Last week, video game publisher Electronic Arts announced its intention to close several online multiplayer servers for titles like Tiger Woods 10 and Battlefield 2. Is it fair to remove a feature we’ve paid for?
Electronic Arts’ (EA) official reason for turning off online servers for its games, also including Skate and Need for Speed, is due to a lack of active players for these particular titles, or ‘fewer than 1% of all peak online players across all EA titles’.
I say it’s about time publishers guaranteed that a game’s multiplayer servers will be open for a specific period. And not only that – they should let gamers know how long this will be before they’ve spent their money on it.
Online passes enter the fray
This is especially the case given the current trend for charging a premium for going online. For those who may not have heard of this; in an effort to combat the huge second-hand games market, some publishers are including ‘online passes’. These are “free” codes included with a new game, but since they can only be used once, if you’re buying second-hand you’ll have to purchase another pass separately.
Paying for online passes is a whole other topic that I might come back to at a later date (especially with the next Call of Duty introducing a monthly online charge), but it does nicely illustrate that when you buy a game, you’re paying for a service. A service that includes a certain set of features. And unless we’re told that these features will be removed at a specific date, why should they be taken away from us?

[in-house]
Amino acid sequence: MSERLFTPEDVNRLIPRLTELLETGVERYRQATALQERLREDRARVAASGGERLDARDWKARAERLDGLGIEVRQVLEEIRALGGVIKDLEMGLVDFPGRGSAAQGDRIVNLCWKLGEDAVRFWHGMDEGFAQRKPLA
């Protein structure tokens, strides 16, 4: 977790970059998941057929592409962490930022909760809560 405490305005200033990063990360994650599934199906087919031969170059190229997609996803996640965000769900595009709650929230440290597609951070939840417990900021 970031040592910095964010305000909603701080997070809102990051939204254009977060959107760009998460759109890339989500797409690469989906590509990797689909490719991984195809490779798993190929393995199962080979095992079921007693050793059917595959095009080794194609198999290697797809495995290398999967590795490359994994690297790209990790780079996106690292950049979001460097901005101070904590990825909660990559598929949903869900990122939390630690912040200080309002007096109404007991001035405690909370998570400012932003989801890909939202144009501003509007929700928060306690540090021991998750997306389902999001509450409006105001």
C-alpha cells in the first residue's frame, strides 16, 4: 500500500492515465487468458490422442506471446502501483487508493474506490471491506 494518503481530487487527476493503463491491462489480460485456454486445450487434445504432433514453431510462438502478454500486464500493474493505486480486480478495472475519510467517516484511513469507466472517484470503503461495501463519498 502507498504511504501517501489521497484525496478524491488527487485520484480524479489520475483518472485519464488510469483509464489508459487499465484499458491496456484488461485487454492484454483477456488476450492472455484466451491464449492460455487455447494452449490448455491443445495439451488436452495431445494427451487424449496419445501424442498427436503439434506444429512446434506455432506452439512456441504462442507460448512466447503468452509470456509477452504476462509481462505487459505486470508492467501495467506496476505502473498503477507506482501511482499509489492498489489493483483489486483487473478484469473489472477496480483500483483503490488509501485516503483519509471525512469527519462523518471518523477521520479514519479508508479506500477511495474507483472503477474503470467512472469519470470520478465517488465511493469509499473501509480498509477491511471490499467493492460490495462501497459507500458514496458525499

Shouldn’t publishers, like EA, better inform us about the lifespan of their games’ multiplayer components? That way we can asses the value for money we can expect to get from them.
Forcing us to upgrade?
It’s hard not to be cynical about these servers being closed down when many of the affected games are released on a yearly basis, especially sports titles. Would it be too much of a stretch to suggest that these servers are being closed down to encourage gamers to buy the latest version at a premium?
If publishers could guarantee that a title’s multiplayer servers would be open for a set number of years and inform us on the box, then we’d be in a much stronger position to make an informed choice about our purchase.
It would be unrealistic to say that these servers should be left open indefinitely, but their lifespan definitely shouldn’t be a mystery to those of us paying for the experience.